Thursday, 30 August 2007


I'm constantly surprised at what Google is doing. If you haven't tried Google Earth, do, especially now that it has Google Sky. Meanwhile, Google Maps continues to increase coverage: Topsham now has high-res throughout. I see also from Google Blogoscoped that Google has begun, for some US locations, to add a Street View option where you can view locations from ground level (more systematically than the Ordnance Survey Geograph project - which is excellent but very much dependent on where the volunteer contributors felt was photogenic; see its Topsham coverage).
      The idea of a ground level photographic map isnn't new: Blogoscoped has an interesting post, Photo-Auto Maps (1907), about a century-old Rand McNally travel guide with images to help drivers recognise important turns. The quoted poster, however, makes a slightly strange assumption that this idea was down to conventional road maps not having yet been developed. Road maps actually long pre-date cars. A few lovely examples: Paterson's British Itinerary, 1785, probably the first pocket-sized road map and gazetteer; the Gough Map, 1306, the oldest surviving road map specifically of Great Britain; and Peutinger's Tabula, aka Tabula Peutingeriana, a 12th century copy of a 4th century road map of the Roman Empire.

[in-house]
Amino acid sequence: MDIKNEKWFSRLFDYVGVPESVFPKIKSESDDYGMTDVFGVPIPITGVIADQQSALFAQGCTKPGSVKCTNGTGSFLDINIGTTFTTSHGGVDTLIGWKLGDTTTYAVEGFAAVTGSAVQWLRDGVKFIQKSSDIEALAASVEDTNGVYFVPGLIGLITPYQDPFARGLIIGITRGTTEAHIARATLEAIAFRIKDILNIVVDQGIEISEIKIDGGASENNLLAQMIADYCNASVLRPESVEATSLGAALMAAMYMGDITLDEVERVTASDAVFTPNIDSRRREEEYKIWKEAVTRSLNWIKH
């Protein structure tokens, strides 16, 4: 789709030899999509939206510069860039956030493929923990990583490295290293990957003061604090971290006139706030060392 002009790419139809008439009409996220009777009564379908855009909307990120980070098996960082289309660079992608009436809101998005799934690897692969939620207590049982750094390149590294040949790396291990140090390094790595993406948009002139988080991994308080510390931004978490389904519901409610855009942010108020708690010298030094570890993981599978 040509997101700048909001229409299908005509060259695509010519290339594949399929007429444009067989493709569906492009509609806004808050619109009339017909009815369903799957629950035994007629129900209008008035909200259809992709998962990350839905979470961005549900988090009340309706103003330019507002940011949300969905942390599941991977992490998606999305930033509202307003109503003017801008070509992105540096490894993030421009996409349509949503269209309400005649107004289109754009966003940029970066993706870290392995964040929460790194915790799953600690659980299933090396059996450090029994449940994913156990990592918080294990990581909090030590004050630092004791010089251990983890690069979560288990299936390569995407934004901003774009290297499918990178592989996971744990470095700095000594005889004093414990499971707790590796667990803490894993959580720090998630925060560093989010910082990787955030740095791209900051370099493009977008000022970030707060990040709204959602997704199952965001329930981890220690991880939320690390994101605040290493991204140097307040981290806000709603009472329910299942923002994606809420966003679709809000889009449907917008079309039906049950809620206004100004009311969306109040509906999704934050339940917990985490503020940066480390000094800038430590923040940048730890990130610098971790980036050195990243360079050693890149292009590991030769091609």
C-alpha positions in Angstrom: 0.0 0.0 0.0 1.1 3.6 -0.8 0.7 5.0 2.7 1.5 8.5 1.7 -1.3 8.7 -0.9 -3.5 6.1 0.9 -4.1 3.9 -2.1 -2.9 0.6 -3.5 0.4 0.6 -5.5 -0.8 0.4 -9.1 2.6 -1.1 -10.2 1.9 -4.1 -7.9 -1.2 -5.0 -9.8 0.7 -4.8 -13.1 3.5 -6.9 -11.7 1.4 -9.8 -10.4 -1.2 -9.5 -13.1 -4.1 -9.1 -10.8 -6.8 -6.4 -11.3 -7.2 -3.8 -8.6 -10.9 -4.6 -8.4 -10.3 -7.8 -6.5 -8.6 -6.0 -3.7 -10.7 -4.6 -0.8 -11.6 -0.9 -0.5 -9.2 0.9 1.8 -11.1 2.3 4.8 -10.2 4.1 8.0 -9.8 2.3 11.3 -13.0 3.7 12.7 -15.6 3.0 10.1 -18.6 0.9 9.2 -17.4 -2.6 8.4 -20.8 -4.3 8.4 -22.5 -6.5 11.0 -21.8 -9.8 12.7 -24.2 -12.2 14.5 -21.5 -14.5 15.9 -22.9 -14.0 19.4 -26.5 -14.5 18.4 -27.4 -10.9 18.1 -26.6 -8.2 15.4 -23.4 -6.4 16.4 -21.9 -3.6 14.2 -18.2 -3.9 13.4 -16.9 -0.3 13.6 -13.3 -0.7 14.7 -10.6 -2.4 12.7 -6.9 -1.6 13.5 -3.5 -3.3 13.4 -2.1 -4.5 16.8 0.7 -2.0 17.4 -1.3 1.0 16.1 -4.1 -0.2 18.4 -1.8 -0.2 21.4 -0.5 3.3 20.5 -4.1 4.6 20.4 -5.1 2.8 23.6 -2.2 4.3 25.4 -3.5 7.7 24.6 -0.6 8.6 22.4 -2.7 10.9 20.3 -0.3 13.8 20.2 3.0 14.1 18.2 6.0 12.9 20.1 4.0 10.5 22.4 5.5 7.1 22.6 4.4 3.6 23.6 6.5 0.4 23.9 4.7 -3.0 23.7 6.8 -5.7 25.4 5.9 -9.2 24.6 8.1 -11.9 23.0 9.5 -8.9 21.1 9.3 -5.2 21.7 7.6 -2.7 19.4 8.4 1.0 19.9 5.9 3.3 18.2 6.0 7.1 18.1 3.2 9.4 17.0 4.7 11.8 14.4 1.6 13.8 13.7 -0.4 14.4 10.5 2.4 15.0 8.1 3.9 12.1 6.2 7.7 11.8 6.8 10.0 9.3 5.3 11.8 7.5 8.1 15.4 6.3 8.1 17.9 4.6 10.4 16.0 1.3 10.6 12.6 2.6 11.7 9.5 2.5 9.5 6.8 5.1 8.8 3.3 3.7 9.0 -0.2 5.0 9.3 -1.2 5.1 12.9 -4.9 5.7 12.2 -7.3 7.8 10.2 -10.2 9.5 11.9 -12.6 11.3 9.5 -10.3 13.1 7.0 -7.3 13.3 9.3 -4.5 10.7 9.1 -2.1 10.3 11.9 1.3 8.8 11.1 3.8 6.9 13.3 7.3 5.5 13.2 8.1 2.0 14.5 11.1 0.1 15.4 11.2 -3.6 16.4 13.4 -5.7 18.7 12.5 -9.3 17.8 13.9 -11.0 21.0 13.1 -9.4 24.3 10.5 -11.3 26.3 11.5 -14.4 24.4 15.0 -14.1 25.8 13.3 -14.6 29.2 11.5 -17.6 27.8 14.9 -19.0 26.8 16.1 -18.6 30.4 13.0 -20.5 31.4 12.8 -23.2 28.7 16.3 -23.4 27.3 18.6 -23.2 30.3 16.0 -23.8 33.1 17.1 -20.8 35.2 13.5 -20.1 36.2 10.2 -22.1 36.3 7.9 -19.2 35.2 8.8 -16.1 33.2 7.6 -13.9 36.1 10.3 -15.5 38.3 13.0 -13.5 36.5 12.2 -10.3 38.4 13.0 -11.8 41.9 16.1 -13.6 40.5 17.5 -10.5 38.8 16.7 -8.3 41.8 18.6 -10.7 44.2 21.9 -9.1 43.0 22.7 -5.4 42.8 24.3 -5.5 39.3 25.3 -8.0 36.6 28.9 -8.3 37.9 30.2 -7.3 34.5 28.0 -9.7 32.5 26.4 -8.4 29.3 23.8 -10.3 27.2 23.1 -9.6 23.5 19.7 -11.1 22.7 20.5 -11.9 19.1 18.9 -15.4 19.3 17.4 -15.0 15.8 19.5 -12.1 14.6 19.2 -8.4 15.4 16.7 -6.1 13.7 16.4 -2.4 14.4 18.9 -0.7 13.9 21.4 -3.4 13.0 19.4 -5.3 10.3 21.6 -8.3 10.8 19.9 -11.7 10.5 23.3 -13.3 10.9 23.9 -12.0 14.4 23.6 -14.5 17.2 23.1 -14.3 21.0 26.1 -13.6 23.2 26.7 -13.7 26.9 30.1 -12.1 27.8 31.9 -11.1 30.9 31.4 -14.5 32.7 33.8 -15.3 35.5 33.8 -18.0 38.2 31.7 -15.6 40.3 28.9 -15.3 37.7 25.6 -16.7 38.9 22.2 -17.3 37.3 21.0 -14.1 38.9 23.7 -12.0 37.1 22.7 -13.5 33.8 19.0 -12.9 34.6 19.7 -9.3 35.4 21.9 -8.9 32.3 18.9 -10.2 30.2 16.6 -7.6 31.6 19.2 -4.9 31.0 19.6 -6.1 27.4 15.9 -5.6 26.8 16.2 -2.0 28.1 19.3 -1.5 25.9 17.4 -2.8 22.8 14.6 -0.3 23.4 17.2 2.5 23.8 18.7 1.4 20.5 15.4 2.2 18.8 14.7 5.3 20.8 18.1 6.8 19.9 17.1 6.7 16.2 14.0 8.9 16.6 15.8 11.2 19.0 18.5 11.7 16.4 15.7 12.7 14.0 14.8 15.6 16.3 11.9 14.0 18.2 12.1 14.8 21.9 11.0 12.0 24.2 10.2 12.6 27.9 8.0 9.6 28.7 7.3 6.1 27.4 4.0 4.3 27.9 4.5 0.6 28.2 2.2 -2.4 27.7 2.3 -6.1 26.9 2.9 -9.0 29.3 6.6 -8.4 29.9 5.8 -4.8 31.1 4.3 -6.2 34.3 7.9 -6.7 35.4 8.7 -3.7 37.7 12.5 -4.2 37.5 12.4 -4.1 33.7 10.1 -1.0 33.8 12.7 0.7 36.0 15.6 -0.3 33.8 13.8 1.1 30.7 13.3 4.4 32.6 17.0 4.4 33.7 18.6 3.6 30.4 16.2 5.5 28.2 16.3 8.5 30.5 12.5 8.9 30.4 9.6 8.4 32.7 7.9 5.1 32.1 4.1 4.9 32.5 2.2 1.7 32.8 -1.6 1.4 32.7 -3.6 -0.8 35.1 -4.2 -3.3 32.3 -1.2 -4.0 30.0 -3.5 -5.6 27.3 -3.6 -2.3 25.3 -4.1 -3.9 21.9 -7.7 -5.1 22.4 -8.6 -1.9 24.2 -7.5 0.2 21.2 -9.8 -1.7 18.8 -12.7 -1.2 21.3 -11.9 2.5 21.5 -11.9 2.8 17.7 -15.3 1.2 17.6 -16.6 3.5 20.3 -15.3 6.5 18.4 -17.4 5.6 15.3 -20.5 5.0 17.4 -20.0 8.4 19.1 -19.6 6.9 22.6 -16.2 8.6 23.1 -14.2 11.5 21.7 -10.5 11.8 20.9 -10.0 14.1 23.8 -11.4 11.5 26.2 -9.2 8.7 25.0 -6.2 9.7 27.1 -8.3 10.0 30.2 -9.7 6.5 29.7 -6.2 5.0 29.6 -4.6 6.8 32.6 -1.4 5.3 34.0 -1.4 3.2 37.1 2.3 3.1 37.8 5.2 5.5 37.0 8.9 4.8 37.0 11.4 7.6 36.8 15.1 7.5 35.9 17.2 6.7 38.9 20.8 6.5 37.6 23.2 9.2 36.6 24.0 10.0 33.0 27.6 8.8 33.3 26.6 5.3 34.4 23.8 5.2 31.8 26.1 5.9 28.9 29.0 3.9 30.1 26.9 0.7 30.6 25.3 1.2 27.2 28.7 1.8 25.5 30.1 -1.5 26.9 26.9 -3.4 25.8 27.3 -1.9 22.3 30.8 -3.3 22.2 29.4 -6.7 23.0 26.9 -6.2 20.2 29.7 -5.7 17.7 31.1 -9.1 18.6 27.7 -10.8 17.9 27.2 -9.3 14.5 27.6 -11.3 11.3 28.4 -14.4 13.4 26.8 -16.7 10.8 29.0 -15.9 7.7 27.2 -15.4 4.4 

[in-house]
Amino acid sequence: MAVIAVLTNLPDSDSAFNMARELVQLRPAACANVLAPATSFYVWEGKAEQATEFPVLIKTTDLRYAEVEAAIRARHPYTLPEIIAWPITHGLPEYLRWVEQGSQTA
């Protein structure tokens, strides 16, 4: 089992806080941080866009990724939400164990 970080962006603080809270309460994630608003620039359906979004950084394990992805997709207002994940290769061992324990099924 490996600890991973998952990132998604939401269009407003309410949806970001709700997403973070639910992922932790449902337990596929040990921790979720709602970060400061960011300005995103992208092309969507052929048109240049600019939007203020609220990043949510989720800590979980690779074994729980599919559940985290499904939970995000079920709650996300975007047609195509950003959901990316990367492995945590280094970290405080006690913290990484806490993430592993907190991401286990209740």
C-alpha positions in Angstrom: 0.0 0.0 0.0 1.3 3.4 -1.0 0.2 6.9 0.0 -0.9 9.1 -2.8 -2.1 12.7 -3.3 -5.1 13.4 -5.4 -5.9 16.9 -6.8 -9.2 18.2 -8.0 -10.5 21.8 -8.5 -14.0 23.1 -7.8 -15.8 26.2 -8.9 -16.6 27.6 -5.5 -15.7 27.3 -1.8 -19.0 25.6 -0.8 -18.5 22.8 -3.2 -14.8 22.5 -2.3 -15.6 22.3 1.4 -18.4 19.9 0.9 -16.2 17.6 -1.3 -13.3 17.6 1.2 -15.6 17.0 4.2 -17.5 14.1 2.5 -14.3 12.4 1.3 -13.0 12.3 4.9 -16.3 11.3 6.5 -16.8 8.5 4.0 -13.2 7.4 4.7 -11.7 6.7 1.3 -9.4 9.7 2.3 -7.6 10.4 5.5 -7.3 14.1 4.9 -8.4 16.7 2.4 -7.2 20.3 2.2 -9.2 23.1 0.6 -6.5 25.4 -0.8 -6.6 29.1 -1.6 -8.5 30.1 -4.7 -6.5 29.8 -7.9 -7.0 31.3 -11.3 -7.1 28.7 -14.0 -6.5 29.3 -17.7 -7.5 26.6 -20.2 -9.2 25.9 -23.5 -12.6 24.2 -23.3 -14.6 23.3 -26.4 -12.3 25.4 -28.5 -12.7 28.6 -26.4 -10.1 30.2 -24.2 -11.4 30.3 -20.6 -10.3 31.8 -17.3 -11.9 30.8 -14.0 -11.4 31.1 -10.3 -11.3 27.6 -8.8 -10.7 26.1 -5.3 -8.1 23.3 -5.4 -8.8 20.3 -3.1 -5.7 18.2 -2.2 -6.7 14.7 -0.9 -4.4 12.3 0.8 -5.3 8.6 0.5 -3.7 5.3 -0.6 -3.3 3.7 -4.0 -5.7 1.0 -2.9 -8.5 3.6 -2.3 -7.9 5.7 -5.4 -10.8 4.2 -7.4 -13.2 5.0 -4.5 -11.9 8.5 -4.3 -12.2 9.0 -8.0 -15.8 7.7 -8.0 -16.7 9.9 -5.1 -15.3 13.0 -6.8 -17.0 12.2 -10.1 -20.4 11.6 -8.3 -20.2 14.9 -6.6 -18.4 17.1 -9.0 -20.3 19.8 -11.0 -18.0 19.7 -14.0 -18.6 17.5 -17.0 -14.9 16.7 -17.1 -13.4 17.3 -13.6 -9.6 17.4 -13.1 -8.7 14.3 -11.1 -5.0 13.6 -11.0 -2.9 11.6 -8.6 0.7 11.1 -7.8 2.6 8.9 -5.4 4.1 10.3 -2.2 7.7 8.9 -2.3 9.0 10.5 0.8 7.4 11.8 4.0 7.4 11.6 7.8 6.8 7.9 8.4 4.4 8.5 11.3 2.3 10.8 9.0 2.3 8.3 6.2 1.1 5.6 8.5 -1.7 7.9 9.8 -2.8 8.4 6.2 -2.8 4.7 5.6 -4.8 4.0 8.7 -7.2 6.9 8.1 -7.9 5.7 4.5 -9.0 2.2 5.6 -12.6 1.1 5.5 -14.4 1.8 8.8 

Here, at the University of Applied Sciences, Augsburg, is a full scan of the Peutinger map - and here's the British section. In the latter, there are signs of topographical and linguistic garbling: Dorchester isn't east of Southampton. You can identify the locations via the placename index at Thomas G. Ikins' Roman Map of Britain site. - Ray

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